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President Barack Obama nominated a Muslim American to serve as a federal judge in the United States capital. Abid Riaz Qureshi’s nomination comes during a particularly tense presidential election campaign in which race has played a central role. If confirmed, Qureshi would be the first Muslim judge to serve on a federal level. Also Read - Supreme Court Judge Recuses From Hearing Mamata Banerjee's Plea in Narada Sting Tape Case
“I am pleased to nominate Mr. Qureshi to sit on the United States District Court bench,” President Obama said in a statement. “I am confident he will serve the American people with integrity and a steadfast commitment to justice.” Also Read - CA July Exams 2021: ICAI Makes Big Announcement For COVID-19 Infected Candidates | Details Here
However, it is unlikely that Qureshi’s nomination will be approved. President Obama has only a few months left in the office, and Republican-controlled Senate has stopped the process of confirming any of the presidential picks, including Judge Merrick Garland for the U.S. Supreme Court, which is pending for a record 175 days.
Regardless, President’s nomination brings with it a historic value. Muslim American groups hailed Obama’s nomination especially amid the racially charged election campaign led by GOP nominee Donald Trump who has castigated and proposed a temporary ban of Muslims from entering the country.
“The nomination of Abid Qureshi to fill a seat on the U.S. District Court for the District of Columbia sends a message of inclusion that is welcomed by the American Muslim community and by all Americans who value diversity and mutual respect at a time when some seek division and discord,” CAIR National Executive Director Nihad Awad said.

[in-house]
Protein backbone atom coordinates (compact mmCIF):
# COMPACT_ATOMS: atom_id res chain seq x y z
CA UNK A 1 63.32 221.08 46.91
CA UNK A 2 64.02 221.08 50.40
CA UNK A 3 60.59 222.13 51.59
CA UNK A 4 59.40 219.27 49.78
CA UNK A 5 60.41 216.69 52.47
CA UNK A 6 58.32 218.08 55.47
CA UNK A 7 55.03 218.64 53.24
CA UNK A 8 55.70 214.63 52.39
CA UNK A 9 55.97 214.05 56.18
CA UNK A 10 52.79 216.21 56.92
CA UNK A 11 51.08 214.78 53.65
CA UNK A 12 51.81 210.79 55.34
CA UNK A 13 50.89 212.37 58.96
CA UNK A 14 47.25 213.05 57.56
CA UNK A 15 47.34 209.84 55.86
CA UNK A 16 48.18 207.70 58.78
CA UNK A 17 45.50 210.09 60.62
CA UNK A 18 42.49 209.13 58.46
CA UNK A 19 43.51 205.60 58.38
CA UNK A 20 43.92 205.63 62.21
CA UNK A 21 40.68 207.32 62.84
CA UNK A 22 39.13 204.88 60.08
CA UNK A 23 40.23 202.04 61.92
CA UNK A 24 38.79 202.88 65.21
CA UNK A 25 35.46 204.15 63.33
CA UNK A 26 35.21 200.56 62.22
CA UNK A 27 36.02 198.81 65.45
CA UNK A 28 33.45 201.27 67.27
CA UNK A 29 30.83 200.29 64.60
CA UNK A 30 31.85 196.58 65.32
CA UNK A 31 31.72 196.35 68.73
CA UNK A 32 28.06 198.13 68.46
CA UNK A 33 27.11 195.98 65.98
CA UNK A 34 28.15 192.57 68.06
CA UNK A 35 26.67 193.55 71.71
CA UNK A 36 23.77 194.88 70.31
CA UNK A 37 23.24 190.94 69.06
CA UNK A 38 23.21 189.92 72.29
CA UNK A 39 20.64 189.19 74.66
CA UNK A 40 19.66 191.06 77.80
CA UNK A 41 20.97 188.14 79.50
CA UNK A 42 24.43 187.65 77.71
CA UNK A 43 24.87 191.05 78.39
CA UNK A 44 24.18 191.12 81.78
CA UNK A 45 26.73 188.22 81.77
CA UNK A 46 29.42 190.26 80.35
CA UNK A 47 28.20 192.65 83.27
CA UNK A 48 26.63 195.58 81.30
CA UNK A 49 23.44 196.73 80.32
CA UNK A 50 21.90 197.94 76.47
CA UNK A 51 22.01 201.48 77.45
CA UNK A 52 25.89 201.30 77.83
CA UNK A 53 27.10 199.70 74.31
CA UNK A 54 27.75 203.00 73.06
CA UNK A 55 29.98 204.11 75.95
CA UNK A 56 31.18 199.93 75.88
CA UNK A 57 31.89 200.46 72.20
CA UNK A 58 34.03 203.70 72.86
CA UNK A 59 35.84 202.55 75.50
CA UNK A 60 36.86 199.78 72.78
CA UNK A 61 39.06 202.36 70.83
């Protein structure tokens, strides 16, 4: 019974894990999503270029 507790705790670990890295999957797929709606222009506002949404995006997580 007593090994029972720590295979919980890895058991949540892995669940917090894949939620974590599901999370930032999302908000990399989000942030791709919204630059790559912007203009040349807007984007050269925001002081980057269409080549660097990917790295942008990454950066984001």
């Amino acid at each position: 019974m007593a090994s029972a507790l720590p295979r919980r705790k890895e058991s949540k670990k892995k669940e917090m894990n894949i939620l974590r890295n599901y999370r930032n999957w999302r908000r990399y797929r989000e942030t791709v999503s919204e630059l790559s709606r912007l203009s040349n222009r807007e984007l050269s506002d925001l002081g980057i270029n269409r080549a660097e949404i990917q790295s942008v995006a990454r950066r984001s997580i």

While there have been some Muslim American judges at the state level, there has never been a Muslim judge at the federal level. Muslim advocates hope for a prompt and fair consideration of Qureshi’s nomination by the Senate.
“I commend President Obama for taking this important step in continuing to pick the best and brightest from every community to serve as part of our nation’s judiciary,” Farhana Khera, executive director of Muslim Advocates, a national legal advocacy organization, said in a statement. “A judiciary that reflects the rich diversity of our nation helps ensure the fair and just administration of the law, and it is vital for American Muslims to be included.”
Qureshi has a long and distinguished legal career. He has served as a lead counsel in numerous trials before state and federal courts across the country and represented clients at trials and appellate. He is a litigation partner at the Washington, DC-based law firm Latham & Watkins, where he specializes in cases involving the False Claims Act, health care fraud, and securities violations.
Since 2012, he is serving as the Global Chair of the firm’s Pro Bono Committee, defending civil rights of Muslim clients among others. He successfully defended the civil rights of two Muslim comedians—Dean Obeidallah and Negin Farsad—against the New York City subway system and the Transportation Security Administration for the right to post their humorous advertisements about their religion,.
Qureshi is also a recipient of the “Champions of Justice” Award in 2012 by the National Law Journal’s Legal Times for upholding the profession’s core values through public service, pro bono work, and advocacy for civil liberties. He received his J.D. cum laude from Harvard Law School in 1997 and his B.A. summa cum laude from Cornell University in 1993.
Some claim that Qureshi is not the first Muslim to be nominated, pointing towards Judge Abdul Karim Kallon of Alabama. Kallon, though from a Muslim family, is not a practicing Muslim—he is a Methodist. A Muslim sounding name doesn’t mean one is Muslim—sound like a President you know?